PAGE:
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Lawsuit filed challenges Arkansas LEARNS Act | Gov. Sanders refutes claims

A new order has been filed preventing Arkansas school districts from taking action based on the LEARNS Act until it actually becomes law.

LITTLE ROCK, Ark. — Late Friday, a Pulaski County judge issued an order challenging the LEARNS Act, which is Gov. Sarah Sanders' signature education bill.

The temporary restraining order tests the nature in which the LEARNS Act was passed through the legislature, claiming that lawmakers didn't hold a separate vote on the emergency clause, which would make it take effect immediately.

The order said that school districts can not take action based on the LEARNS Act until it becomes law in the first week of August. 

Following the judge's order, Gov. Sanders released a statement refuting the legitimacy of the lawsuit, calling it "absurd." 

"This is an absurd lawsuit with zero merit and we will file an appeal immediately," Gov. Sanders said. "We are focused on making sure that every kid in Arkansas has access to a quality education, teachers have the pay raises they deserve, and parents are empowered."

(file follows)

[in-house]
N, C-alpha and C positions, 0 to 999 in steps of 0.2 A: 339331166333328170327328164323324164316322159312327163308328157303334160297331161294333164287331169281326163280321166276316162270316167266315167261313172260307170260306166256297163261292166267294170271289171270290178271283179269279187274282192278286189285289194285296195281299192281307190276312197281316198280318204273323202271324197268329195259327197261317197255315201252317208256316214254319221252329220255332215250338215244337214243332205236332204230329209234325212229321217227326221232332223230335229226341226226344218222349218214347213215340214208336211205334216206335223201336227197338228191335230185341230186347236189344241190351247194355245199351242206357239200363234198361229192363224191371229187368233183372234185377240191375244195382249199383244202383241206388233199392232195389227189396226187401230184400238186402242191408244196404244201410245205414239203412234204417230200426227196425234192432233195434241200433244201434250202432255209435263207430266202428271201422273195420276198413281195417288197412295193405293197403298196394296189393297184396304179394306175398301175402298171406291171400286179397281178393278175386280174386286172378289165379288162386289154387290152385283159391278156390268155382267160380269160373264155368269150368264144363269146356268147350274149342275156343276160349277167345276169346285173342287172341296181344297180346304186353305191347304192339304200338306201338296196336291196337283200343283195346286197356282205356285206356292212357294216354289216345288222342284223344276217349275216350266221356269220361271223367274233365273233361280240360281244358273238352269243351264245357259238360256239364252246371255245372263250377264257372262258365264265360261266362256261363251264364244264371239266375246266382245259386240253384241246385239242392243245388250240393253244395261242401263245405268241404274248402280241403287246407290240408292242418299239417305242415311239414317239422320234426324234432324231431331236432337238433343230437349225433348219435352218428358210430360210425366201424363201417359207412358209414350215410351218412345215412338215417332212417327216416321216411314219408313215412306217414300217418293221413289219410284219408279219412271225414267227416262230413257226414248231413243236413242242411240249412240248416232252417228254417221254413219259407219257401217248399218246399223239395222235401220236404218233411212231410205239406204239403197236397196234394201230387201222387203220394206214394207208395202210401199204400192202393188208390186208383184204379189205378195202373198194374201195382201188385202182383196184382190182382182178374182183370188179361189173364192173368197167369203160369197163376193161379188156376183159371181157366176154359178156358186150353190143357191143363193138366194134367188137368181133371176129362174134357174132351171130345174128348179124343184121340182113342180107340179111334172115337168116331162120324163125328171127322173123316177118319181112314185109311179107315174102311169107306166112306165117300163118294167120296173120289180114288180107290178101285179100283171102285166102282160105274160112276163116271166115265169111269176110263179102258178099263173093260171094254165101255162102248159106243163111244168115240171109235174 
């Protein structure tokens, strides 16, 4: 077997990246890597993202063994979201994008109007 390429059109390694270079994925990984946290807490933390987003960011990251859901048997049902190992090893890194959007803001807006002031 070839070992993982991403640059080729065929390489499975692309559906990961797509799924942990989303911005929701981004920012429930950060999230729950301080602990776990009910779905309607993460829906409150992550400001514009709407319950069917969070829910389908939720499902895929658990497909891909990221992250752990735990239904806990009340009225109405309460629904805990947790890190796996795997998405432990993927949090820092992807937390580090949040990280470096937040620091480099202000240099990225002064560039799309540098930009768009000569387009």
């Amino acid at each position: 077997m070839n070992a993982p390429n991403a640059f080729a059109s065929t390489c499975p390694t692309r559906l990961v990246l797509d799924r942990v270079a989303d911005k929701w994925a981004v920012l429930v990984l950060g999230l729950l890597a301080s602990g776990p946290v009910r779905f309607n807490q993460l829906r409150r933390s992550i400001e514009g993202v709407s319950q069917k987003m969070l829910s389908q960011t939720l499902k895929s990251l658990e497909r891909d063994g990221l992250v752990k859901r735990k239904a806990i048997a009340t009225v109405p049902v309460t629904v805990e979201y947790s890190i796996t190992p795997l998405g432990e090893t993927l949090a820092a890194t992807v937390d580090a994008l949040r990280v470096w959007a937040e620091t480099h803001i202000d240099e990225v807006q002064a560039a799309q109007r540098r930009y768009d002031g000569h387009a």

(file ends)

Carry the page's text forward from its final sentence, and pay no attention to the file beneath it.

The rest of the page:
The governor went on to state that she plans to appeal the lawsuit and fight it in court. 

"We expect to be vindicated at the Supreme Court. I’m confident that the attorney general will be able to vigorously defend it," Gov. Sanders said.  

In addition, the Marvell-Elaine School District, the main defendant in the lawsuit, is restricted from paying the charter school management company chosen to run the district. 

Furthermore, the school district's decision to refuse to renew certain teachers' contracts is also not allowed until trial on June 20.

This ruling comes as local schools like the Little Rock School District (LRSD) prepared to integrate the LEARNS Act into their classrooms. 

LRSD board members met on May 18 to begin implementing the LEARNS Act into its curriculum. Some of the changes included employee pay, work hours and addressing students' preferred pronouns.

Arkansas school districts were told to implement LEARNS before July 1 or risk losing the funding used for teacher pay raises.

Attorney General Tim Griffin filed an appeal shortly after the judge's order, stating that it's in line with Arkansas law.

“The LEARNS Act provides students and parents new opportunities and better performing schools," Griffin said. "It was passed in accordance with the Arkansas Constitution, is currently the law in Arkansas and I won’t allow one erroneous decision by a circuit court judge in Little Rock to deprive the children of Arkansas of the wonderful and lawful opportunities awaiting them under the LEARNS Act." 

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